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How to Invest Money After Retirement


Investing during retirement can be something of a catch-22. On the one hand, you want to keep your money growing. You don’t want to let it languish in a no-interest checking account, though doing that may cause you to lose value relative to inflation. On the other hand, you want to keep your money safe. You’re done working which means there’s likely to be no more reliable income with which you can replace portfolio losses. Investing in retirement, then, is about balancing these two needs. Here are key issues to consider before picking specific securities or an asset allocation. You can also work with a financial advisor who can advise you on the best investment choices for your unique situation.

Rate of Withdrawal vs. Approach to Risk

Your rate of withdrawal, meaning how much you need to take from this account each month, can help inform your approach to risk. If you have invested in traditional assets like stocks and bonds, over time most portfolios can recover from short-term losses. During 2022, for example, the value of most stock portfolios has dipped considerably. Over the next several years, those investors can likely expect to recover their losses as the market resumes its growth.

What’s different for a retiree is that you don’t always have the time to let those assets sit still. You need to periodically sell assets and make withdrawals because this is the money you will live on.

So for a retiree investor, the rate of withdrawal is an essential issue when it comes to risk management. The more money you need to withdraw each month, the less flexibility you’ll have to leave assets alone and recover from losses. By contrast, the less money you need each month as a proportion of your overall portfolio, the more flexibility you’ll have to leave your portfolio alone after a downturn. Or if you have alternative assets that you can rely on in case of losses, the same rules apply.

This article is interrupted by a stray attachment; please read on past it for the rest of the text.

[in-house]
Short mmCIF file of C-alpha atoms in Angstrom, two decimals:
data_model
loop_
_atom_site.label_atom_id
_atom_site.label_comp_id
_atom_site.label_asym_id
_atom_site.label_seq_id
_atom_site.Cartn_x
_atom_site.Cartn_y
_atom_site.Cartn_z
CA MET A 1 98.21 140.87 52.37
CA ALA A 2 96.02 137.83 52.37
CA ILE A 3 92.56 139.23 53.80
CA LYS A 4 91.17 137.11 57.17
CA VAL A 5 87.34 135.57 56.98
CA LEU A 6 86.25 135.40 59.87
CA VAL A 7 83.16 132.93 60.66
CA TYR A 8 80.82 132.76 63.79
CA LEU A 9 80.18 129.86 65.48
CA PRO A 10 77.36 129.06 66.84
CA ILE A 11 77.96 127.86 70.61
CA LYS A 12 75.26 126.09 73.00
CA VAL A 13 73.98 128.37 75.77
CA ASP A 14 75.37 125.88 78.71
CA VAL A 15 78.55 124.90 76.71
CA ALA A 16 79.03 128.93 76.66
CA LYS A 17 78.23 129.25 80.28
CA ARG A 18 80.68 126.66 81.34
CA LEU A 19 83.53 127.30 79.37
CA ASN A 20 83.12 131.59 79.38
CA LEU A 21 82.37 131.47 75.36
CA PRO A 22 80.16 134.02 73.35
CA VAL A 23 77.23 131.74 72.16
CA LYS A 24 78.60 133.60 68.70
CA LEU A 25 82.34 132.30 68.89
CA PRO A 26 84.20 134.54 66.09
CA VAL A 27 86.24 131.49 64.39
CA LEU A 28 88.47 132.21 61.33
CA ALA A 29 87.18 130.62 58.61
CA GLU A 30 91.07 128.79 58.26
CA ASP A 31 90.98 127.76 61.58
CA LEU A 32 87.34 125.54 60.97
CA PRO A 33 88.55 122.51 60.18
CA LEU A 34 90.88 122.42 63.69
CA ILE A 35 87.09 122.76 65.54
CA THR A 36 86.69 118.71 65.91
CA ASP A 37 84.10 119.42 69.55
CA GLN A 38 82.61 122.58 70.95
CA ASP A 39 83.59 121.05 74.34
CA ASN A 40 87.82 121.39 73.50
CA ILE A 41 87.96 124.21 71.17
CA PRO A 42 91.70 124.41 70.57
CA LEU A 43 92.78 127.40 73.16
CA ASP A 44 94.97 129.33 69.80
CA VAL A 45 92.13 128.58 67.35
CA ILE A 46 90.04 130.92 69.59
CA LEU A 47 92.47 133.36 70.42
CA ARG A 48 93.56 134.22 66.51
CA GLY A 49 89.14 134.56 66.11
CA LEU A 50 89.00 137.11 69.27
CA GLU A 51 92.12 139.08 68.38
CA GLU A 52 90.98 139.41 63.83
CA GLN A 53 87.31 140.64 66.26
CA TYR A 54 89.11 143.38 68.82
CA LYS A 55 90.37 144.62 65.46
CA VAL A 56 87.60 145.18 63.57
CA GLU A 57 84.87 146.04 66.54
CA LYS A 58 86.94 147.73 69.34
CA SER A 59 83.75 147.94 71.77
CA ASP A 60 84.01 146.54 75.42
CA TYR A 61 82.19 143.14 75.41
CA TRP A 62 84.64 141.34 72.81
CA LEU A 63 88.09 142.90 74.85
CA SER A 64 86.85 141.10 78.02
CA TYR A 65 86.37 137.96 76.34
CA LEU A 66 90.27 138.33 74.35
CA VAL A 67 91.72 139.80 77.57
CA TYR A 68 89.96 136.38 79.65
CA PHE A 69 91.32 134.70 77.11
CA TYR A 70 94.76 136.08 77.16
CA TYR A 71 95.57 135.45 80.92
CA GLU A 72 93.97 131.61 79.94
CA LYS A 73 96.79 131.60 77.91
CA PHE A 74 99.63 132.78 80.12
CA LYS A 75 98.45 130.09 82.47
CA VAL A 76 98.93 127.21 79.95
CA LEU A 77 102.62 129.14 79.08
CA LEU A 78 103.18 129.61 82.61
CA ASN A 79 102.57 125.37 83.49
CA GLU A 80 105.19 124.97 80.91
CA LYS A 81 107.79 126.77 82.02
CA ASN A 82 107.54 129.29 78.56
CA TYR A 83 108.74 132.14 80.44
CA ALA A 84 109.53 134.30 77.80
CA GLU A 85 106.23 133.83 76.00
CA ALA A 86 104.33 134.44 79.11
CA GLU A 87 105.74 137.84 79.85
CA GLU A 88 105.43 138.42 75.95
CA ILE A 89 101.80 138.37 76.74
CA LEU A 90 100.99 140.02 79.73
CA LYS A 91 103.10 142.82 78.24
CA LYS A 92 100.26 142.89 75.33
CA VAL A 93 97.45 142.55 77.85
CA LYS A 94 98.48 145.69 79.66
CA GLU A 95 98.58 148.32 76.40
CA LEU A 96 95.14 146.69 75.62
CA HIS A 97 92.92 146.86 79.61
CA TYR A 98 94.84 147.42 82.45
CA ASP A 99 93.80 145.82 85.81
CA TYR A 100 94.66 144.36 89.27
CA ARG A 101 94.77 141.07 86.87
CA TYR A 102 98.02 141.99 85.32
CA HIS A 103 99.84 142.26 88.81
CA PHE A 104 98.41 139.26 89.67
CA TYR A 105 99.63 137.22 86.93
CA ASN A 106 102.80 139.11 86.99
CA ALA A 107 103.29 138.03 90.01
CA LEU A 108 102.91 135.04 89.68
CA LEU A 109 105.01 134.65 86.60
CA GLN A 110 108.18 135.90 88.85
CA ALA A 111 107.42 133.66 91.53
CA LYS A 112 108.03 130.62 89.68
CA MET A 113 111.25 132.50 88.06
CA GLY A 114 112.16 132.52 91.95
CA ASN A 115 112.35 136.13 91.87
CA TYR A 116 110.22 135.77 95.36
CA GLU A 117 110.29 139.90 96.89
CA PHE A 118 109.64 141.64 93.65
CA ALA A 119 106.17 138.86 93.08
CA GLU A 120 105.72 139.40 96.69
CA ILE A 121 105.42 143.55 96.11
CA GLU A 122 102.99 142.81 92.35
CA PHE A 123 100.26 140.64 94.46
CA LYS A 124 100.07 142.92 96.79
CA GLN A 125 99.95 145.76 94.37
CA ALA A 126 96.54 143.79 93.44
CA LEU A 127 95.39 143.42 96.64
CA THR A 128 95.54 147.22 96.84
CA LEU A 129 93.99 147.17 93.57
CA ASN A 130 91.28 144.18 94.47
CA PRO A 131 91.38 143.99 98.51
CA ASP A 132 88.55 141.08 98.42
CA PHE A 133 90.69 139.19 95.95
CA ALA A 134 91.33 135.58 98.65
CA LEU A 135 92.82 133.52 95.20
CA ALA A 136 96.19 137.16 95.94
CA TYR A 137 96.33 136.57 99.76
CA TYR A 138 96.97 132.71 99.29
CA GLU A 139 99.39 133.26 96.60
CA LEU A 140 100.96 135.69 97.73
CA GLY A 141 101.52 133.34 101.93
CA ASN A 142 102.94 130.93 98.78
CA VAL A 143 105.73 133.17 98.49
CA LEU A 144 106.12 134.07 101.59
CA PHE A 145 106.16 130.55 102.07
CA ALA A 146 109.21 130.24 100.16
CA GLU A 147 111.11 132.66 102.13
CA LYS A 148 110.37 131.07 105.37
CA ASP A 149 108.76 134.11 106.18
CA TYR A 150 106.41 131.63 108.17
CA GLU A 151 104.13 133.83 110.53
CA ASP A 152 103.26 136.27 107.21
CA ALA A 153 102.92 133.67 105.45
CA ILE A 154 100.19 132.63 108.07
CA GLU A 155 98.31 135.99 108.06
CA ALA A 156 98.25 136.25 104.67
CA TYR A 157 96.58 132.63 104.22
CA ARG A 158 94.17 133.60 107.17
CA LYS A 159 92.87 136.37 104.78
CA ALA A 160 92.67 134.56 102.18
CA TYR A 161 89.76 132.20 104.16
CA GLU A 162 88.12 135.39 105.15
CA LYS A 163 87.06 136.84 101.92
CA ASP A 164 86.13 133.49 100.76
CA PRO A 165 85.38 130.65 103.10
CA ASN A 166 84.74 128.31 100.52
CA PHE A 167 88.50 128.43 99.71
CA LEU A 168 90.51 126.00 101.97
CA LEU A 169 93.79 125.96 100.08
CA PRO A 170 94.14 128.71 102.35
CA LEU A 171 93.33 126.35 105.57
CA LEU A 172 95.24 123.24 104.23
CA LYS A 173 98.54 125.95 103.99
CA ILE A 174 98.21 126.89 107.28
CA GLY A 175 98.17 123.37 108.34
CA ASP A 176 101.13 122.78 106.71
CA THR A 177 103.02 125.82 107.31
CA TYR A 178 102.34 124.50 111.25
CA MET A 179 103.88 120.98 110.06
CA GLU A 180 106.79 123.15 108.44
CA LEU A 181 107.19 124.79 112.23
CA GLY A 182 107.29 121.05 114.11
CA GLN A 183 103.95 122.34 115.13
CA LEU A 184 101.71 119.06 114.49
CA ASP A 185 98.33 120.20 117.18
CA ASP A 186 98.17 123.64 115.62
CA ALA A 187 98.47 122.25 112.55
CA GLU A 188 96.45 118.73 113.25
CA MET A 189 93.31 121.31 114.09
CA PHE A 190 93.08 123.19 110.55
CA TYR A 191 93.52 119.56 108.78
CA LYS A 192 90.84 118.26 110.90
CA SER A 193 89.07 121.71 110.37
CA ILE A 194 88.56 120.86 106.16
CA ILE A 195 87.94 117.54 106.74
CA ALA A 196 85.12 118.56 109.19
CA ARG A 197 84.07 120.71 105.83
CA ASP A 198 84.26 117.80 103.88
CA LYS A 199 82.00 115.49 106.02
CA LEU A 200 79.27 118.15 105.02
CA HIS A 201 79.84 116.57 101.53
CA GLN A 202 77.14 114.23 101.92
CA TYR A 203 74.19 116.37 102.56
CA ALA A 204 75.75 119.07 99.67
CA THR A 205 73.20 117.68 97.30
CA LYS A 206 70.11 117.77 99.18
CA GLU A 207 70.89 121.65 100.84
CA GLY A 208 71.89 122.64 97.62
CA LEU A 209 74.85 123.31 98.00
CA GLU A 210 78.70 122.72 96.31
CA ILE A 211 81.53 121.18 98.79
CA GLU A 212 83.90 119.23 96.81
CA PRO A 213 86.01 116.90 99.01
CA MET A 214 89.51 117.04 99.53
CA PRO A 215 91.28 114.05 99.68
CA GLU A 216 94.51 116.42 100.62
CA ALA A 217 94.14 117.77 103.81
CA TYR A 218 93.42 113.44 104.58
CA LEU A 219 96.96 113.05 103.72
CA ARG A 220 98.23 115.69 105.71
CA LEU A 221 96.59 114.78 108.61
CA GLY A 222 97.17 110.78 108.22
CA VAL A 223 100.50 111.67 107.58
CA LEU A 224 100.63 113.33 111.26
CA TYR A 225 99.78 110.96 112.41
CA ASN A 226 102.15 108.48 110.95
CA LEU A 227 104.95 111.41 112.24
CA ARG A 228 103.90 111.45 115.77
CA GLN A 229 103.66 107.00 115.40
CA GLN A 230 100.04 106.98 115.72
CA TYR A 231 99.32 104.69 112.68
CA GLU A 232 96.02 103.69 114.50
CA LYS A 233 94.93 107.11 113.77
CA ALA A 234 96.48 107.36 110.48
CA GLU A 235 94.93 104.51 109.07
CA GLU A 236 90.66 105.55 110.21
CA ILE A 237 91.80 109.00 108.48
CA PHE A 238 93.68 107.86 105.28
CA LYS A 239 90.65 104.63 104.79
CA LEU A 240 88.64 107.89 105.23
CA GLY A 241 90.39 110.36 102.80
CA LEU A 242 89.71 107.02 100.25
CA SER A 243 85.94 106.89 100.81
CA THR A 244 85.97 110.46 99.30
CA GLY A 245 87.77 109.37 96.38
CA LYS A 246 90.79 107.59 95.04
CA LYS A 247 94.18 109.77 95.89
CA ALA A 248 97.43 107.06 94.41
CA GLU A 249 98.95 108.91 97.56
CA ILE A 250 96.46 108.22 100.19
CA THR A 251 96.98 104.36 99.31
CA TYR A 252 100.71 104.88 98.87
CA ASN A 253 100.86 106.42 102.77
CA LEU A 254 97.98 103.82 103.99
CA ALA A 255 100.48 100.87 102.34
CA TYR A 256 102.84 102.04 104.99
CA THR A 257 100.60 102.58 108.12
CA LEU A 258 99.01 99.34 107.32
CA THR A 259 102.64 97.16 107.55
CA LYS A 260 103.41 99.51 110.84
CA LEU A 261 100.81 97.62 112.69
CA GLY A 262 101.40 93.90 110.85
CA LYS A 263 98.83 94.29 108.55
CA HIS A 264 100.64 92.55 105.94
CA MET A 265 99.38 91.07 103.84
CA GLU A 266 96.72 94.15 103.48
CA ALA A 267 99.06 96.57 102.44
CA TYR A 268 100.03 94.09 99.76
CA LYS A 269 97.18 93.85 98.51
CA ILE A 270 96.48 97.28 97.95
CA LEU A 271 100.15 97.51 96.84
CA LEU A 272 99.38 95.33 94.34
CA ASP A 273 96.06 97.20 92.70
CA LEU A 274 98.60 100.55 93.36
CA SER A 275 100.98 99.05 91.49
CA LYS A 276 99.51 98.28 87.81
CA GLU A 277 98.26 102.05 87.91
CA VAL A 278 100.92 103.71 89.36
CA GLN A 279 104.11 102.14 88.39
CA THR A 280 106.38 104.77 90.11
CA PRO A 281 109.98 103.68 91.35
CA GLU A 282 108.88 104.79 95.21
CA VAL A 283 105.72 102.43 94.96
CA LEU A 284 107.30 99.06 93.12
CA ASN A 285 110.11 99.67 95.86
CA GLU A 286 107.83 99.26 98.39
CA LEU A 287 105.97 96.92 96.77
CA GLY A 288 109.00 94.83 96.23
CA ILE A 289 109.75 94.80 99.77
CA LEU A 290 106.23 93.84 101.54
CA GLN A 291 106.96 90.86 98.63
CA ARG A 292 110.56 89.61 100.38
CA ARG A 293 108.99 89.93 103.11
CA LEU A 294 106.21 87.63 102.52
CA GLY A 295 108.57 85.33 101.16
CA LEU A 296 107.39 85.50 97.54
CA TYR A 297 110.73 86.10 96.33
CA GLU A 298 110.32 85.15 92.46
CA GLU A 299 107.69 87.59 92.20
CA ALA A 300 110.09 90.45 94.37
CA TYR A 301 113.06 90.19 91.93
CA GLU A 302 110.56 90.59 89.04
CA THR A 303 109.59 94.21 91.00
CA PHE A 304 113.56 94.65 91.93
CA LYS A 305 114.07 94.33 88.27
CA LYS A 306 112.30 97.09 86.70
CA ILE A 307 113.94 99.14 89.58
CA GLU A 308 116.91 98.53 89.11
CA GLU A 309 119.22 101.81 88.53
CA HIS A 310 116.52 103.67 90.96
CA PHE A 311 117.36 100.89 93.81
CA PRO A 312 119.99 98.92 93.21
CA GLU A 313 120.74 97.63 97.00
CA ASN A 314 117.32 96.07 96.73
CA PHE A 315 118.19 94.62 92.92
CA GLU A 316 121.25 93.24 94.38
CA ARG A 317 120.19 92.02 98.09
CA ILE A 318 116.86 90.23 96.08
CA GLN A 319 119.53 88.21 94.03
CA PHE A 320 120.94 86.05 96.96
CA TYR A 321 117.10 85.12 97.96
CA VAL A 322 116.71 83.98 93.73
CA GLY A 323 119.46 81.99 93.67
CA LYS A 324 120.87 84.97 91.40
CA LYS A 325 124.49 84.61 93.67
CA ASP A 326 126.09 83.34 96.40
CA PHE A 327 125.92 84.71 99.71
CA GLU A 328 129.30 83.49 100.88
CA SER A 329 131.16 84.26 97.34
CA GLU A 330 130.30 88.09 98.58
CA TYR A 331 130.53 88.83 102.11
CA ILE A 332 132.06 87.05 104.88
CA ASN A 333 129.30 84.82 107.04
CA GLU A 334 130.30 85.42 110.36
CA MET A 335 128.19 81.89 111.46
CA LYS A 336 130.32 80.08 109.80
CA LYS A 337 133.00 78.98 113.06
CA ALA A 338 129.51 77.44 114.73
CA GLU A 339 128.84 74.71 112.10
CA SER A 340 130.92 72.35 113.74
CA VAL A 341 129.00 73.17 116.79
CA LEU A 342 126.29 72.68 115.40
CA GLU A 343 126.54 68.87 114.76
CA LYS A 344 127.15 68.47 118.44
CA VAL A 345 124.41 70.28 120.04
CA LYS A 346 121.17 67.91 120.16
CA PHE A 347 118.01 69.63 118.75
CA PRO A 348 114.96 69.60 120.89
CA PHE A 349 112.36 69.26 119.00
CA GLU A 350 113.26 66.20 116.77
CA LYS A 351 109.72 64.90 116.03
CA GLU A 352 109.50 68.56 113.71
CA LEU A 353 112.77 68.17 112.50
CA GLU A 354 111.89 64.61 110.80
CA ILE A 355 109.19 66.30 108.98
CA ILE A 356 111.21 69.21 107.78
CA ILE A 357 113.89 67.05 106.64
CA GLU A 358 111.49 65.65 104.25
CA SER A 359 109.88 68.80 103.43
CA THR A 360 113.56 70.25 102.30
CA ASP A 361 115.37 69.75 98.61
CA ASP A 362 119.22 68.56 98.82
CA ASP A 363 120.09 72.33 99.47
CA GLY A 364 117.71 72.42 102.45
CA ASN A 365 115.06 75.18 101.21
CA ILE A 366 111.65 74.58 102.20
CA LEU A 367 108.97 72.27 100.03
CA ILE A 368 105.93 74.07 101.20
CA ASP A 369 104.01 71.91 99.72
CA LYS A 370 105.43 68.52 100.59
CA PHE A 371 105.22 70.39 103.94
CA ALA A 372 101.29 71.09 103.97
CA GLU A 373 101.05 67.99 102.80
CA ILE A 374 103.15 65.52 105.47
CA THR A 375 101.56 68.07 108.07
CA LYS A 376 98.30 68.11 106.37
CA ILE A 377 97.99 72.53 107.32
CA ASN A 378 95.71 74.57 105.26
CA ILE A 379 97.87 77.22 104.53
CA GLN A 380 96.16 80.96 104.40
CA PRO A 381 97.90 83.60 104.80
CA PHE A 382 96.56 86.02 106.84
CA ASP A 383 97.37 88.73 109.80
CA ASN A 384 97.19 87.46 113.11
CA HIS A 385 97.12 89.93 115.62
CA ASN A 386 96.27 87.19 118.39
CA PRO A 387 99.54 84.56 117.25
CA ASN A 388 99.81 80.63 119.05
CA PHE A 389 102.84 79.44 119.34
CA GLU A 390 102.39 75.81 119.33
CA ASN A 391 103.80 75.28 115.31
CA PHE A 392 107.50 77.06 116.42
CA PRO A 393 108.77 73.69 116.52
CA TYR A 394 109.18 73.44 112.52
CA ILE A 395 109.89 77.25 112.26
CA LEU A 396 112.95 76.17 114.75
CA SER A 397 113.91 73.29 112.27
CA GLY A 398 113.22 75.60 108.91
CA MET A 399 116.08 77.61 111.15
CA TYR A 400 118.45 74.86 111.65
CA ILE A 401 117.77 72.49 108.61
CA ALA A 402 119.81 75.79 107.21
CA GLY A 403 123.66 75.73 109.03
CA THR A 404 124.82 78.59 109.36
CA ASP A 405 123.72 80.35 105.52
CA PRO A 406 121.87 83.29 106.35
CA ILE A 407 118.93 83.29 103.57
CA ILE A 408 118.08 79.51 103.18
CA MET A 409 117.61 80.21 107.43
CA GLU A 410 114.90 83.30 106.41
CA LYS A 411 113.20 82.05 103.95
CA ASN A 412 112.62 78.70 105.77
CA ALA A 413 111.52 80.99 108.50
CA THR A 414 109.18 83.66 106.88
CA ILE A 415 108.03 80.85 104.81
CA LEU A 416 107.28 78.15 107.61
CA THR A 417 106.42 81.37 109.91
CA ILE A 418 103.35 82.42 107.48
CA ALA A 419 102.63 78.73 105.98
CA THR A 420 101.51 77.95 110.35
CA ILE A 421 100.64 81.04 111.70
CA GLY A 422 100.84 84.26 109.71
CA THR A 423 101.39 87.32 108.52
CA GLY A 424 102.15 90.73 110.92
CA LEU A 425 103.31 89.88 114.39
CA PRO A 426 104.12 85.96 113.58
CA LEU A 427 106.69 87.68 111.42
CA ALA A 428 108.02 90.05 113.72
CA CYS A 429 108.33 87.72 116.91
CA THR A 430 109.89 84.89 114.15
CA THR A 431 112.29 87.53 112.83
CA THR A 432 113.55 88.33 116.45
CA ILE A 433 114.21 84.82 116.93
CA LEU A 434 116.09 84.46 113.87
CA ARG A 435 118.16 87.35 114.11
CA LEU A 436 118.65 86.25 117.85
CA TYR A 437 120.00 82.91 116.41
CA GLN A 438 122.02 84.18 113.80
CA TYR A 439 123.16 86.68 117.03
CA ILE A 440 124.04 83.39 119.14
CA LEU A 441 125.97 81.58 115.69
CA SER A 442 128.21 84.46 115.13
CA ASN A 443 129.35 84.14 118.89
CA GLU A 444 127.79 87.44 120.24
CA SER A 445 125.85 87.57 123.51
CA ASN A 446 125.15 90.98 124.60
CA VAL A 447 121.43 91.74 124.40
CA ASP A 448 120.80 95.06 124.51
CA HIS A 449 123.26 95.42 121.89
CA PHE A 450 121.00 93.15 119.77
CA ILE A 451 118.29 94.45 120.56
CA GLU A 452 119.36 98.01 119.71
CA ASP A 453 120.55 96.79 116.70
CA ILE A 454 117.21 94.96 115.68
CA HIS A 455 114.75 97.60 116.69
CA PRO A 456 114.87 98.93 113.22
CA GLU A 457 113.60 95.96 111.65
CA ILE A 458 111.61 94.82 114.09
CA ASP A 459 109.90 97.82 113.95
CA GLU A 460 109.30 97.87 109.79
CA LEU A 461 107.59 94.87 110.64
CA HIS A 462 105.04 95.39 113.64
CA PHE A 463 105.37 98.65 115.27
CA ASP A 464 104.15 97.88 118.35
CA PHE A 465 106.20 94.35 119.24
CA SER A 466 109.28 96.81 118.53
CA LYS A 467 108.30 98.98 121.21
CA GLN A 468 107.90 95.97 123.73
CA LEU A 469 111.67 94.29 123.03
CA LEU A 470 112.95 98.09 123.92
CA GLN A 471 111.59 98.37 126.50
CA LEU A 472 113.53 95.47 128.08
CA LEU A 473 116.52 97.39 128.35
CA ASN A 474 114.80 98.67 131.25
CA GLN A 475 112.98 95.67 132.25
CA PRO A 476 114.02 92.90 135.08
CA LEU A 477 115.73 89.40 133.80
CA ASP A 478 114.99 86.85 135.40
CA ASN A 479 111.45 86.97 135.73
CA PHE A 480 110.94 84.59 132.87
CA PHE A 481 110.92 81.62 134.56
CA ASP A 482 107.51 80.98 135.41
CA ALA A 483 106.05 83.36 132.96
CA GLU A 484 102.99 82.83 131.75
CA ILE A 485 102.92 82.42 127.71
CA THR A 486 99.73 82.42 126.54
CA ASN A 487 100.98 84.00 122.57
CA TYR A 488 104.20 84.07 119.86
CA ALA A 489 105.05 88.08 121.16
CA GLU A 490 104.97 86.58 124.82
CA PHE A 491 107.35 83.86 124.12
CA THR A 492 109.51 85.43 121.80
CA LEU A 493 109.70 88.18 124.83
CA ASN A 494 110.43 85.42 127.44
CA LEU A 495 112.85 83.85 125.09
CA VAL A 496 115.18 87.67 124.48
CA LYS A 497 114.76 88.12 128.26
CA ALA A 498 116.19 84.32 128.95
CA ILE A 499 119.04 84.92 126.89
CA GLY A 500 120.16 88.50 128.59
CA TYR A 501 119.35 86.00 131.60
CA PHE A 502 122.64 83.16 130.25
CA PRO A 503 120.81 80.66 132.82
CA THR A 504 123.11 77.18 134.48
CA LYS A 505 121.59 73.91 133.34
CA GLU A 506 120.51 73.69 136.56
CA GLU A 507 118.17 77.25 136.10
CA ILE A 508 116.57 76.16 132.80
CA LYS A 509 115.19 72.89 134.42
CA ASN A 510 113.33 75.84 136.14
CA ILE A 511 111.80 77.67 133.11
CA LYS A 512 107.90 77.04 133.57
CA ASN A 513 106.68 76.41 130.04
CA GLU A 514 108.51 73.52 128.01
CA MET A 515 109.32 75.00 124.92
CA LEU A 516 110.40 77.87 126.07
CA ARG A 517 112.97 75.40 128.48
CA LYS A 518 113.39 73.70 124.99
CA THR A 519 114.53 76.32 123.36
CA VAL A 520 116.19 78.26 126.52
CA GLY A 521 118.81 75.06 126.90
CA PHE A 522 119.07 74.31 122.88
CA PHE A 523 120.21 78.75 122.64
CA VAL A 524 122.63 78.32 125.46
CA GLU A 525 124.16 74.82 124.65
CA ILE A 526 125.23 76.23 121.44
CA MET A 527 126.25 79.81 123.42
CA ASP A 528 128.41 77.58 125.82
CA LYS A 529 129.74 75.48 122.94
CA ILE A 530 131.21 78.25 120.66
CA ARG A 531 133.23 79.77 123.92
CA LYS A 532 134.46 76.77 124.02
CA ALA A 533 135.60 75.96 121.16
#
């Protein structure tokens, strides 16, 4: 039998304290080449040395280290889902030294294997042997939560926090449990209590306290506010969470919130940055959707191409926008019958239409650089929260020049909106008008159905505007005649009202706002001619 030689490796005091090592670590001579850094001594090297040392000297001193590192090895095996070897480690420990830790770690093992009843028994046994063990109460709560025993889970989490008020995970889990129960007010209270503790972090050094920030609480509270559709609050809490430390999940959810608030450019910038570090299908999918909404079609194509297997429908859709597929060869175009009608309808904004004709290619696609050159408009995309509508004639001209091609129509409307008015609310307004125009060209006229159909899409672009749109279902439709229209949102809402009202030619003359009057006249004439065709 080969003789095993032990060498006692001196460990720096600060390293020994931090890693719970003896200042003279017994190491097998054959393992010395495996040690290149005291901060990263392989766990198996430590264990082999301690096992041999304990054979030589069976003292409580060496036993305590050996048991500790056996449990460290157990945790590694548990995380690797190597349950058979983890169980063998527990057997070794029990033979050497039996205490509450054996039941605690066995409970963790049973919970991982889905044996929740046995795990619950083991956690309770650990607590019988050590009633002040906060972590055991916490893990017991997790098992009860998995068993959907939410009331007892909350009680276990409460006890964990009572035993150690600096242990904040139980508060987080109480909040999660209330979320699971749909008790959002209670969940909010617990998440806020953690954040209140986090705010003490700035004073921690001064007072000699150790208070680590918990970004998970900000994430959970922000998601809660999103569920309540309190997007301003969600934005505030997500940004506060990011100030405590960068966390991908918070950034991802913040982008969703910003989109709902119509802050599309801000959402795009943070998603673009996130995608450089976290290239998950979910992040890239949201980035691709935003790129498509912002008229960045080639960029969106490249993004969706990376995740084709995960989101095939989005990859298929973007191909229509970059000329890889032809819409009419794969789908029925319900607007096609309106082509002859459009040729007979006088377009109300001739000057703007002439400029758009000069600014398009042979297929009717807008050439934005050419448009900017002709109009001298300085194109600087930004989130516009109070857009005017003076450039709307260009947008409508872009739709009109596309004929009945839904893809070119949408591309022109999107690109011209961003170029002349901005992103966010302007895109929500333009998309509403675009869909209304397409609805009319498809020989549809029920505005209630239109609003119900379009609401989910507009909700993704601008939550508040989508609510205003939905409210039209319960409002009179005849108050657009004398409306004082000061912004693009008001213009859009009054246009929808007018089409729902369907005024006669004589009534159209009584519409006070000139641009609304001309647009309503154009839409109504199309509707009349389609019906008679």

The more you can leave assets in place during a down market, the more aggressive you can get with your investments during retirement. Knowing your rate of withdrawal will help define that flexibility.

Capital Appreciation vs. Income Investment

Broadly speaking, there are two general approaches to investing as a means of income. The first is capital appreciation investment. In this case, you invest in assets that you intend to sell. When assets appreciate in value, for example as a stock goes up, you sell the investment and use the capital gains as a source of personal income. Most investors keep the profits from the sale and put the original capital back into new investments.

The second approach is income investment. In this case, you invest for assets that you intend to hold. Those assets then generate payments over time, such as the interest from a bond or the dividend payments from a stock. That yield becomes the source of your personal income and you make active trades to maximize your portfolio’s payments over time.

Capital appreciation investment tends to be a higher risk/higher reward approach compared with income investing. You can make more money, but you face a greater chance of loss. On the other hand, while income investing is far more reliable than capital appreciation, you generally need more money invested to generate meaningful gains.

For a retiree, income investing is often a strong option if you can afford it. This strategy provides the kind of structure that retirees generally prefer. But many investors may find that they don’t have enough upfront capital to make this. Annuities are another form of fixed-income asset that can be a strong asset to the right portfolio, but they may require earlier investment to generate meaningful returns.

Consider the Economic Environment

how to invest after retirement

Within the overall marketplace, consider the risks of both investment and noninvestment. Noninvestment can leave you vulnerable to inflation. For example, leaving your money in something like a savings account can actually generate significant losses. If you’re making 1% interest during 7% inflation, then you have effectively lost six points of value over the year. That may suggest choosing a more aggressive investment option to compensate for those soft losses.

By contrast, investing in a down market is often a good move but be sure to consider your personal needs. As noted above, retirees have a much shorter window when it comes to investing because they need to make active withdrawals from their portfolios. So a bear market that might create opportunities for someone who can leave their portfolio alone might not work for someone who needs to sell those assets in 18 months.